Non-Burdensome Process: An Argument in Support of Reframing What Constitutes Necessary Disability Documentation


  • Jamie Axelrod Northern Arizona University
  • Adam Meyer
  • Julie Alexander
  • Enjie Hall
  • Kristie Orr



Documentation, third-party documentation, social justice, Americans with Disabilities Act Amendments Act


Institutions of higher education and their respective disability offices have been challenged with determining how to apply the 2008 Americans with Disabilities Act Amendments Act (ADAAA) in our present-day work settings. Prior to the amendments, third-party documentation was considered essential almost to the point of being non-negotiable in need for most disability offices to facilitate accommodations for disabled students (The authors have made an intentional choice to utilize identity-first language to challenge negative connotations associated with the term disability and highlight the role that inaccessible systems and environments play in disabling people). The ADAAA questioned this mindset. Students with disabilities often found (and still find) themselves burdened financially and procedurally by disability offices requiring documentation to the point where students may not receive the access they truly need. Furthermore, college campuses are increasingly focusing on the limitations of the environment and not the person. As a result of this evolution, the Association on Higher Education and Disability (AHEAD) offered a new framework in 2012 describing how to define documentation. For professionals in the higher education disability field and for those invested in this work, it is critical to grasp the evolving understanding of what constitutes documentation and necessary information to make disability accommodation decisions. Otherwise, disabiled students may be further excluded from higher education access.  Subscribe to LDMJ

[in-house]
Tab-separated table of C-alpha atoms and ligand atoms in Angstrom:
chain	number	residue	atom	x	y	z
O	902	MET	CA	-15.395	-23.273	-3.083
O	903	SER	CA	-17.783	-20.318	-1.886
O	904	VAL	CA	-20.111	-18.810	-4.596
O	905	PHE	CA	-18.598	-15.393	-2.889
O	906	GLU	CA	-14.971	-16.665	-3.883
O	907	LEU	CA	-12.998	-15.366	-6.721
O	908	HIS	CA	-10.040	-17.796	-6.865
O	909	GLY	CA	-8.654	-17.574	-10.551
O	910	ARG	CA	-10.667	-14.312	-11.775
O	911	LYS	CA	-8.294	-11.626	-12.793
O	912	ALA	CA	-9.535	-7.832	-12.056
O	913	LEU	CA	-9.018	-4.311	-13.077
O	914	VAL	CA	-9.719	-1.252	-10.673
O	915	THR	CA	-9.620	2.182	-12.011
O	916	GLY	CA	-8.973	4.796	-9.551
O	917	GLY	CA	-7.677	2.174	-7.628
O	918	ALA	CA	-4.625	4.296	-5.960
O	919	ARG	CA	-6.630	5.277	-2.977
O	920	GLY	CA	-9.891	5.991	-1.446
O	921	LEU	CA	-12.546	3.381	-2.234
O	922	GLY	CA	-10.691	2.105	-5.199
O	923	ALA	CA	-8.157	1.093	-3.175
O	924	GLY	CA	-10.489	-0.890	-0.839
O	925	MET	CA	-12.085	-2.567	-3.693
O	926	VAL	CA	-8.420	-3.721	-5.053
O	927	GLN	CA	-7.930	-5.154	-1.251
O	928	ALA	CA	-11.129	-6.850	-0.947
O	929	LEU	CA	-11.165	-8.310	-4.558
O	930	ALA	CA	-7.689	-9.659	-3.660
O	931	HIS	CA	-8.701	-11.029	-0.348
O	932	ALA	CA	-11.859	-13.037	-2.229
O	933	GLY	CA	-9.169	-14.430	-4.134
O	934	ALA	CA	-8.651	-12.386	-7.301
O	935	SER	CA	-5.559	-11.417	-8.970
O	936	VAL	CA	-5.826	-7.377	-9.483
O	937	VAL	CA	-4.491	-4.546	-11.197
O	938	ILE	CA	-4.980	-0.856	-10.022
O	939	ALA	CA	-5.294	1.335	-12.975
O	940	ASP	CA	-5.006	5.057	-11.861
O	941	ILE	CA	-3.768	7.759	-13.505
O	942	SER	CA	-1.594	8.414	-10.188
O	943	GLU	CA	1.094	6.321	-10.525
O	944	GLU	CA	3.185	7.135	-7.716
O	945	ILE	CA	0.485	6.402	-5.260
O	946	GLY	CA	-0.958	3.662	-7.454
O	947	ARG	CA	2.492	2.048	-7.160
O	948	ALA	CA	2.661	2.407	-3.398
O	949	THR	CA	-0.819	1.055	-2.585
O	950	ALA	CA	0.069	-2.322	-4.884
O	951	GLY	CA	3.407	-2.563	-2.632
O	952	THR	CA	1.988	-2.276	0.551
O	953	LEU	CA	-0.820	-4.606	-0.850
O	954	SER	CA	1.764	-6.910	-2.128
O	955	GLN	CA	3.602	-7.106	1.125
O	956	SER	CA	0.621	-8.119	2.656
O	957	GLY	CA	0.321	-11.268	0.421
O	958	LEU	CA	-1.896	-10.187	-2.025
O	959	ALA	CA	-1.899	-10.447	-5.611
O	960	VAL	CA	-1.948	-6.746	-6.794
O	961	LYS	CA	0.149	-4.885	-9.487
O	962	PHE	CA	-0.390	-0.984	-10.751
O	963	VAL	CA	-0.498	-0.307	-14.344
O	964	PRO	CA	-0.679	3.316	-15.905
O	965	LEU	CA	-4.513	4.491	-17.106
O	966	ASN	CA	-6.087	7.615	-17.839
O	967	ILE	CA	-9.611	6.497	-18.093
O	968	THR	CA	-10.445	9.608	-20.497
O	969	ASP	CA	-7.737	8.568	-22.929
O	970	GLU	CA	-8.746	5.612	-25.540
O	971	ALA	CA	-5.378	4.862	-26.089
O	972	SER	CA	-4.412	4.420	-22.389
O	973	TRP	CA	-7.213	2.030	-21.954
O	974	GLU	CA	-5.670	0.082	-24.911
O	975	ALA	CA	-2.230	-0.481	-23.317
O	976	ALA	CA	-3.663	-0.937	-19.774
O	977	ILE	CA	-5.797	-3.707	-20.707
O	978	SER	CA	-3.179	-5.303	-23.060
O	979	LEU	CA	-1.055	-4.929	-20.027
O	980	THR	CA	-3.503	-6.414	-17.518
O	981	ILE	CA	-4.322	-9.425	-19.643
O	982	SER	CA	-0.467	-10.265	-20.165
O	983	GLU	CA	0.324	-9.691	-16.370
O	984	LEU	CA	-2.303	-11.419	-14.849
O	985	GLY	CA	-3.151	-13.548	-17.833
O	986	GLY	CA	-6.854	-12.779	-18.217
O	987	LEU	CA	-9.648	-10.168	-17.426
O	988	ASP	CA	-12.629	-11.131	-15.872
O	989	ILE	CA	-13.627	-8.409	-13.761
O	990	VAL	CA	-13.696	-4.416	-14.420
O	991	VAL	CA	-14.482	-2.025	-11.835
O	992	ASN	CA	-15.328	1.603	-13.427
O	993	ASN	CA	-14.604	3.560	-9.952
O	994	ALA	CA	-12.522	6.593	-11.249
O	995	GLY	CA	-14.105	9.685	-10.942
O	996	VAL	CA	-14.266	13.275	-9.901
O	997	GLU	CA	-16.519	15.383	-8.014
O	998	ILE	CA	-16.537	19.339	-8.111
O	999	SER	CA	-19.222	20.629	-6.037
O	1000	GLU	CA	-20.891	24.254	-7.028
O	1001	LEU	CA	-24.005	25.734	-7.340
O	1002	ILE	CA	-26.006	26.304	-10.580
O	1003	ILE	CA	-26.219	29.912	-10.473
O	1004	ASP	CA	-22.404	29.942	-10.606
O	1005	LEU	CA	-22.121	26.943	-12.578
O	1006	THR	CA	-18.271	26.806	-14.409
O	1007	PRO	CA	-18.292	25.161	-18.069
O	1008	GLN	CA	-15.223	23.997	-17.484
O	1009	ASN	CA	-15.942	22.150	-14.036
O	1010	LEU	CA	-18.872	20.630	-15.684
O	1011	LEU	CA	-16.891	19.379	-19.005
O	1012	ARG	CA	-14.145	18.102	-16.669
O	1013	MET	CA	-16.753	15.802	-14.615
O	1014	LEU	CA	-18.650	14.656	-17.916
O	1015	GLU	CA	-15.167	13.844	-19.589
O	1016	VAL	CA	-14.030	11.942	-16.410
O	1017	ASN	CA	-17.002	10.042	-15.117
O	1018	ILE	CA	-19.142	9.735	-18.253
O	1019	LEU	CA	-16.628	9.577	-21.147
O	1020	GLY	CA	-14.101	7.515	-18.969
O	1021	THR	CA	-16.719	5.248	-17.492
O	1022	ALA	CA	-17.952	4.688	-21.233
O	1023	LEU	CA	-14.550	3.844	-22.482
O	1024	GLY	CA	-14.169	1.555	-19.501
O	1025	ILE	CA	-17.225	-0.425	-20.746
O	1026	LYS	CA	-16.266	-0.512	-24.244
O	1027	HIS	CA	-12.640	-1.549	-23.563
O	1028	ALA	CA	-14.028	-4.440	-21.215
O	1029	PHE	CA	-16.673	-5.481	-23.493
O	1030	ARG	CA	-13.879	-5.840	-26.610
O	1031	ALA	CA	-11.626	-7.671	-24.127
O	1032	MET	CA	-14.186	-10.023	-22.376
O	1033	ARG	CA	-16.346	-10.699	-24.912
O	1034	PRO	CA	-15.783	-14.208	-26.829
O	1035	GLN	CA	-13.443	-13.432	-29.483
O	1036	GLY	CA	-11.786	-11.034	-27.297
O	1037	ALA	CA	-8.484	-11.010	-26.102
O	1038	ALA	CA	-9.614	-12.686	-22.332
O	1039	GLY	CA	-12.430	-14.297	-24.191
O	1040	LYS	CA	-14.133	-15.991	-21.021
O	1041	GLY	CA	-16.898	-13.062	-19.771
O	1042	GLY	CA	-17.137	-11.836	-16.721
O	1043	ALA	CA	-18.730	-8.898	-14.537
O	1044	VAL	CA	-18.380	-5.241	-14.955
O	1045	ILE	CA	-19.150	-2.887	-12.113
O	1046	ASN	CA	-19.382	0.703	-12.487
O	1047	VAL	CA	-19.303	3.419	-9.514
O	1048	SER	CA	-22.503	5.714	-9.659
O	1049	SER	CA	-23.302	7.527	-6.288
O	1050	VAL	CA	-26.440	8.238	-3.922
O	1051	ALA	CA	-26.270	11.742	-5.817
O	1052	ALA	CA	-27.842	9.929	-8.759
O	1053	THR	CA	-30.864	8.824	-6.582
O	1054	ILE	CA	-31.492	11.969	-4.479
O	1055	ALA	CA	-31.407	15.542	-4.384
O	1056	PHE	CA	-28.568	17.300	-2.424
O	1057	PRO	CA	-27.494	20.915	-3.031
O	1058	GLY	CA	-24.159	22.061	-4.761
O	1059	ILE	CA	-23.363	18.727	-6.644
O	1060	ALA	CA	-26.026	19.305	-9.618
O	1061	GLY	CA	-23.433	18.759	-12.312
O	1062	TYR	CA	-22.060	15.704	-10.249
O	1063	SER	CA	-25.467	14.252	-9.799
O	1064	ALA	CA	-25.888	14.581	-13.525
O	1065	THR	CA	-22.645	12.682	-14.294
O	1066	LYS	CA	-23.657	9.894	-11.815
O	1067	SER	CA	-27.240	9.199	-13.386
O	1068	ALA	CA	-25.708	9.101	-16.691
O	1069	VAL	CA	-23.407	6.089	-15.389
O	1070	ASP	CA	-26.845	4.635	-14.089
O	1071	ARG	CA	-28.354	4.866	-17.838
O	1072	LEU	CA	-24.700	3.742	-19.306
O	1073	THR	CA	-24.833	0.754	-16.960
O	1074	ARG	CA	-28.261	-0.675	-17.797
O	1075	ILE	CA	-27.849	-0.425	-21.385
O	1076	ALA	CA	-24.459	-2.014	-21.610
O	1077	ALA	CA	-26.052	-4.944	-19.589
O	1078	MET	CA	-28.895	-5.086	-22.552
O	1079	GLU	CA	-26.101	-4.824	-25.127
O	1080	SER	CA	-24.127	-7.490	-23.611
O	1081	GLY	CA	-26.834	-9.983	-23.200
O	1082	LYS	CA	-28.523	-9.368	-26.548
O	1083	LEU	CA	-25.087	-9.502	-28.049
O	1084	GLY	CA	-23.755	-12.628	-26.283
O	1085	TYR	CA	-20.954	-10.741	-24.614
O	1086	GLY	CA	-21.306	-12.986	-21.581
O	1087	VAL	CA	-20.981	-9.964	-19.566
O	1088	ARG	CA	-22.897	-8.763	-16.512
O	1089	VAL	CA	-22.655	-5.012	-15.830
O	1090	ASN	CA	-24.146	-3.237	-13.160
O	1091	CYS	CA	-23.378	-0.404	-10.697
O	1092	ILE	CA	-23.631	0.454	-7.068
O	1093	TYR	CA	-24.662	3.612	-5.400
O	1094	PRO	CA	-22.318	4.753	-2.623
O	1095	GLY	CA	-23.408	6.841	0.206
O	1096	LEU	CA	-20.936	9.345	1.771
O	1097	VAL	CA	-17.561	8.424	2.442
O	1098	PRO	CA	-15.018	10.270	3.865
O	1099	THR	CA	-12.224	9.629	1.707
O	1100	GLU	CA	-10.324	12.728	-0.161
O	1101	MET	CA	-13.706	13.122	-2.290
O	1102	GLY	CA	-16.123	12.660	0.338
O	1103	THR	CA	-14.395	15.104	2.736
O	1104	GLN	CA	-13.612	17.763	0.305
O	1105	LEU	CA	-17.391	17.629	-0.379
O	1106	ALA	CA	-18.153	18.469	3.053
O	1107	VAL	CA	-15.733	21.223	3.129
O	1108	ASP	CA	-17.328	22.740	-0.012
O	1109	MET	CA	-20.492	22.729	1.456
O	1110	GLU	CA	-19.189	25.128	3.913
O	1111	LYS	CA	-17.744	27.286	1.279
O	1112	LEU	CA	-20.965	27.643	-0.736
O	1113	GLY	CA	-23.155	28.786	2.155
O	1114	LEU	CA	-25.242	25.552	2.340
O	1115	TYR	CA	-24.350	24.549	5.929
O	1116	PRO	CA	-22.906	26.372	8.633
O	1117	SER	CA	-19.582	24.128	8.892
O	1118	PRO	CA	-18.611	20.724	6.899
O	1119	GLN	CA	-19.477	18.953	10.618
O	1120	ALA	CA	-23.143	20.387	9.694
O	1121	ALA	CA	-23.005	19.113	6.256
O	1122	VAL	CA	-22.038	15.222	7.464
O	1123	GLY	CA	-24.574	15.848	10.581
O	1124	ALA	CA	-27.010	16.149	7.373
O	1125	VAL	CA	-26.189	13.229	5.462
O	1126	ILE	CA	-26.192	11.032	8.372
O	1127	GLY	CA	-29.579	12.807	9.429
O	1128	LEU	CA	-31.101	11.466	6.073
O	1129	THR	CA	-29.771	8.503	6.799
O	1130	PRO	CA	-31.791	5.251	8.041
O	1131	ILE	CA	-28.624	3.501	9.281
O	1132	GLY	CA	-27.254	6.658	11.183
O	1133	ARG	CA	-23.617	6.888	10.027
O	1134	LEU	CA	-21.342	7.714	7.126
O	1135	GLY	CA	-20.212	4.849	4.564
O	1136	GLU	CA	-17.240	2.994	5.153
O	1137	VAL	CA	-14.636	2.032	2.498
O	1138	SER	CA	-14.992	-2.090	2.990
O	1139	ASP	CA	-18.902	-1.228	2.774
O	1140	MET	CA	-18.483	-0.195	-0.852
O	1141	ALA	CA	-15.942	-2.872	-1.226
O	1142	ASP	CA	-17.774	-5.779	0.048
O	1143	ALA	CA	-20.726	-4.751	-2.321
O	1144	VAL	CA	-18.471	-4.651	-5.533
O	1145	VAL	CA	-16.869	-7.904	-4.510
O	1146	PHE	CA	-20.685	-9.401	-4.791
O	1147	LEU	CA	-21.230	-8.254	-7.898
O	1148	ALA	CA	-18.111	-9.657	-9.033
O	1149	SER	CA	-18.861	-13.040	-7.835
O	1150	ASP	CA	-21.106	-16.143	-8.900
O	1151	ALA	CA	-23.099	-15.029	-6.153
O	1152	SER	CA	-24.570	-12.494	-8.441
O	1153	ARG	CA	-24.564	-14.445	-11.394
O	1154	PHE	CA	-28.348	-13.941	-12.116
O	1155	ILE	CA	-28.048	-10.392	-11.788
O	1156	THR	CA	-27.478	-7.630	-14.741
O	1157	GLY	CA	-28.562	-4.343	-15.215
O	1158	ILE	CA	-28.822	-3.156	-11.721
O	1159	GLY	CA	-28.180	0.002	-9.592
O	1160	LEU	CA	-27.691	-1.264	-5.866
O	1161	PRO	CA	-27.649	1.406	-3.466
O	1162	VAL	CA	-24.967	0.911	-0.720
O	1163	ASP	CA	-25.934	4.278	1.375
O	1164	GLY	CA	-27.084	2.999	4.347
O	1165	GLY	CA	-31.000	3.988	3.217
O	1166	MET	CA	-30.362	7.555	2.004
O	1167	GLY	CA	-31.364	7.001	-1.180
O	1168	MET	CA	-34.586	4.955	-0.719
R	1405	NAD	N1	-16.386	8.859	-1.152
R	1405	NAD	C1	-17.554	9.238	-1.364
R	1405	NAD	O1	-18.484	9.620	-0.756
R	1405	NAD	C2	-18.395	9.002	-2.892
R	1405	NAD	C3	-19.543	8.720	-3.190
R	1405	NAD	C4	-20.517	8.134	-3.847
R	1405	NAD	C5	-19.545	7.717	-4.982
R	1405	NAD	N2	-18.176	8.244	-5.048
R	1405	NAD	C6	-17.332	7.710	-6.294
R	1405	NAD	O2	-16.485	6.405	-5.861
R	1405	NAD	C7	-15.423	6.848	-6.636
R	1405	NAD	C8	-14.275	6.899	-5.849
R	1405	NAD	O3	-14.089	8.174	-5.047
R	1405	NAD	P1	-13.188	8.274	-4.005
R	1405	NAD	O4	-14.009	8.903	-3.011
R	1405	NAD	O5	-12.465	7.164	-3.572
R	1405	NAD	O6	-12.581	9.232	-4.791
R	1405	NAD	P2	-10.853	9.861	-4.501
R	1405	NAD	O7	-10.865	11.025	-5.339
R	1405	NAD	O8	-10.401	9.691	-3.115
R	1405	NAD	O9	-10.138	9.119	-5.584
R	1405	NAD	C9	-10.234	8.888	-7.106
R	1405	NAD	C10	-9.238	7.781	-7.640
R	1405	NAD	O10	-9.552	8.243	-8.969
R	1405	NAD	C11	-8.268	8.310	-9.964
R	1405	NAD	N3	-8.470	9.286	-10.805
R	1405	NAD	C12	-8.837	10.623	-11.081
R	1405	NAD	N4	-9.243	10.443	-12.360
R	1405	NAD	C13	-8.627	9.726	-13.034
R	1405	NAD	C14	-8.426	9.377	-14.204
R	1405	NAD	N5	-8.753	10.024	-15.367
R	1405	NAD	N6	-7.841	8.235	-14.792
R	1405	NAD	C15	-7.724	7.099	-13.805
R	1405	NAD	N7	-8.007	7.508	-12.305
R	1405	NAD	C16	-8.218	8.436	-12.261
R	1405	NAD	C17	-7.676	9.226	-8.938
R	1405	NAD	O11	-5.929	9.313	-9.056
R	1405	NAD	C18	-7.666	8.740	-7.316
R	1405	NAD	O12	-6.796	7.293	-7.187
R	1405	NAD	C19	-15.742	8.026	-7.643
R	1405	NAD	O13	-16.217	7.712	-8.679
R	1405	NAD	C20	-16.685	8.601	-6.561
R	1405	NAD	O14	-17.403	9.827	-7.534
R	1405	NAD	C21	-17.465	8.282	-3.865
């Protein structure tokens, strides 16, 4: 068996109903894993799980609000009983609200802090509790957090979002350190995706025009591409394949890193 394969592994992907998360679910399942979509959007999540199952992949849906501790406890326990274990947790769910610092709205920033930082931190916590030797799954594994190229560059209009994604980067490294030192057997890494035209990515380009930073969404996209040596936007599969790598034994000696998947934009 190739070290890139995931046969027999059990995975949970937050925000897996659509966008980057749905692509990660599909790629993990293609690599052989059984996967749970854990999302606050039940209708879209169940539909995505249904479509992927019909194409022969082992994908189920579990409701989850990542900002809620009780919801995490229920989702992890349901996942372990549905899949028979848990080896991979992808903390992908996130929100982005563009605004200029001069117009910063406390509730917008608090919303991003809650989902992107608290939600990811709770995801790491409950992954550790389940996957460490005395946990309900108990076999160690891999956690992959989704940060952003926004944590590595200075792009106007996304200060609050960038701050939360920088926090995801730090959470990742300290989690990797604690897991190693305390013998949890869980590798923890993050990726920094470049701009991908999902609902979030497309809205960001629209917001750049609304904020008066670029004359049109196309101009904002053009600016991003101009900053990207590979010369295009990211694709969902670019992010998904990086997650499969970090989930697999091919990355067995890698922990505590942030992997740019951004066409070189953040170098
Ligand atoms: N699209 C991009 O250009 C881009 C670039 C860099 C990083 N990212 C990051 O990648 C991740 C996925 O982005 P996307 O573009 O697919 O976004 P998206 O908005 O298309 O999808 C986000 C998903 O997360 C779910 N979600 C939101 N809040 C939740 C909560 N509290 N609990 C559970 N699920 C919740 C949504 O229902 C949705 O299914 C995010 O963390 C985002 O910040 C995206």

Author Biography

Jamie Axelrod, Northern Arizona University